PATERSON: I went to the Hayden Planetarium on one of those class trips when I was seven or eight years old, and got caught up in trying to figure out the universe. Now I want to govern the universe.
DUBNER: And Malcolm Gladwell, best-selling author and staff writer at The New Yorker. You told us you want to know more about tax law.
DUBNER: Sexy. Why is that, Malcolm?
GLADWELL: When I came to this country, 20 years ago or so from Canada, I discovered something that amazes me to this day: 75 percent of American politics is just about taxes. Why wouldn’t I want to know more about that?
DUBNER: Lovely! That’s the answer I was not expecting. Here’s how Judge’s Choice will work, folks. Members of the audience, we need you to line up at the microphone right over there, if you can tell us something we don’t know about the Civil War, astronomy, or tax law. This is a lightning round, so make it fast. If you hear this bell [DING] that means you should stop talking and return to your seat. All you need to do is tell us your name and your IDK, your I Don’t Know. Everyone who plays will get a Freakonomics Radio t-shirt or mug. The winner of this round will qualify for the final round. Judges, at the end of the round we’ll ask each of you to pick your favorite IDK that was directed at you and give it a score, again, anywhere from zero to 10 points based on the same criteria: something you didn’t know, something that’s worth knowing, and that’s demonstrably true. Okay, let’s go. First contestant! Please step up, tell us your name and something we don’t know.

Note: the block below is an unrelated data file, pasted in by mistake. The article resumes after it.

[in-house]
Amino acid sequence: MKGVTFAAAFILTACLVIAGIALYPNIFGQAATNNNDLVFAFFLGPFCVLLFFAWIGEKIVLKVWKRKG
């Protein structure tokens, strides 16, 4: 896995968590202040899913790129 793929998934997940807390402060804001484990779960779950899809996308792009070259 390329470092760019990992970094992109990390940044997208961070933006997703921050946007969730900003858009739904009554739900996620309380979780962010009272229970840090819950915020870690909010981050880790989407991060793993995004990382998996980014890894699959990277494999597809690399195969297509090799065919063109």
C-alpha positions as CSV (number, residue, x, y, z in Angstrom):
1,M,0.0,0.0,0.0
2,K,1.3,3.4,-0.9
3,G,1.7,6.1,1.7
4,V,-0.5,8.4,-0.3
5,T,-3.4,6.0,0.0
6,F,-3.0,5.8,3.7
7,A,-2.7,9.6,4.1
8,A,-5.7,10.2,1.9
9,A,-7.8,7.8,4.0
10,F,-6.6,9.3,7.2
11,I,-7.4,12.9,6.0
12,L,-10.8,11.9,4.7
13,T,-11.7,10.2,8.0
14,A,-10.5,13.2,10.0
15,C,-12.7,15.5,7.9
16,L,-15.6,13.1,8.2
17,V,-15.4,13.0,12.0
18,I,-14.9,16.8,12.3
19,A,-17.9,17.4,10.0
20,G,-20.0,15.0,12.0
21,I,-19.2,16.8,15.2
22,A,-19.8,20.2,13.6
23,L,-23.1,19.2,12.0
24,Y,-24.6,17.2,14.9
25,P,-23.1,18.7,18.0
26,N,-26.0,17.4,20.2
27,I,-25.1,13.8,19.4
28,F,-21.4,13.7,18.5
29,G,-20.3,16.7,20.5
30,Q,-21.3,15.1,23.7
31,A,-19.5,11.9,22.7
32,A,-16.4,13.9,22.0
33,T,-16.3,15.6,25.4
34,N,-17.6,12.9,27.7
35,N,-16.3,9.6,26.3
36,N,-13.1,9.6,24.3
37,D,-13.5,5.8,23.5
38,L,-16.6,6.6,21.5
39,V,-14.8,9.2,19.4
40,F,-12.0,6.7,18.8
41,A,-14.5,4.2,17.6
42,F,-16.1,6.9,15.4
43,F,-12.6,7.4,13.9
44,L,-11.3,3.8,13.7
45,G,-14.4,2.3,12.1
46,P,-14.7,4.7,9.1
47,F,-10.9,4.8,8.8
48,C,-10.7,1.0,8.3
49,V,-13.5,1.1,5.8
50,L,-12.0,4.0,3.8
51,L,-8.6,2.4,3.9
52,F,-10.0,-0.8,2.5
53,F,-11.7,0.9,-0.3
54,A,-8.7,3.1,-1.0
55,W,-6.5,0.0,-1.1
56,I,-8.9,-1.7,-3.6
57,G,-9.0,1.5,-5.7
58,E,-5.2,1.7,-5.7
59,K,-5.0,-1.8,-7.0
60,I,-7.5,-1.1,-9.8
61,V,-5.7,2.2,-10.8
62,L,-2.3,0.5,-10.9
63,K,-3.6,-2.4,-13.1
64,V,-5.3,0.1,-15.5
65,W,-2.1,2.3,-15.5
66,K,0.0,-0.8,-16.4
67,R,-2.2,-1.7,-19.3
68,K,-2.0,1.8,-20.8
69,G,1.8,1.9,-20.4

Michael OLDHAM: My name is Michael Oldham. This fact is cited a recent book by Randall Munroe called What If? If a super nova occurred where the sun is — don’t worry, the sun isn’t going to super nova — but if it did, it would be brighter than if a hydrogen bomb exploded at the surface of your eyeball. Not only would it be brighter, it would be a billion times brighter. A super nova from the sun would be a billion times brighter than if a hydrogen bomb exploded right here.
DUBNER: Hi there. Come on up and tell us your name.
DANIEL: Hey, my name is Daniel. This is for Mr. Gladwell. Did you know that in Ireland and in Denmark there is a flatulence tax on cows to reduce the emissions that are brought out by them? This is important, because this might end up happening in America as well. Every cow that a farmer owns is taxed.
DUBNER: Beautifully done, thank you so much Daniel. Step on up and tell us something we don’t know.
MALHAAR: Hi my name is Malhaar. This is astronomy. We usually celebrate January 1st as the New Year, but on January 2nd, there’s an astronomical event called the perihelion, which is when the earth is closest to the sun. Think about how close. If January 1st is really an arbitrary number, imagine if January 2nd was the new year. How cool would that be?
DUBNER: Okay, very good. Hi there.
JACKIE: Hi. My name is Jackie, and for those who want to retire with a bit more money, there’s a tax loophole where you can contribute to your traditional 401(k) and then roll it over to a post tax Roth 401(k) without any penalties saving you upwards of 30%.
DUBNER: Beautiful. Thank you so much. Hi there, tell us your name and something we don’t know.
ALEX: Hi, my name is Alex. Malcolm, I’m a long-time fan of your hair. That’s probably what you do know about me. This is an astronomy fact, continuing the supernova theme: according to a recent projection, every second there are 30 super novi in the observable universe. For every baby born there are seven stars that explode.
DUBNER: Beautiful. Hi there, does anyone know anything about the Civil War?
GASTEYER: No. Put it this way: I don’t know anything, so it’s all going to be good for me. It’s a high score.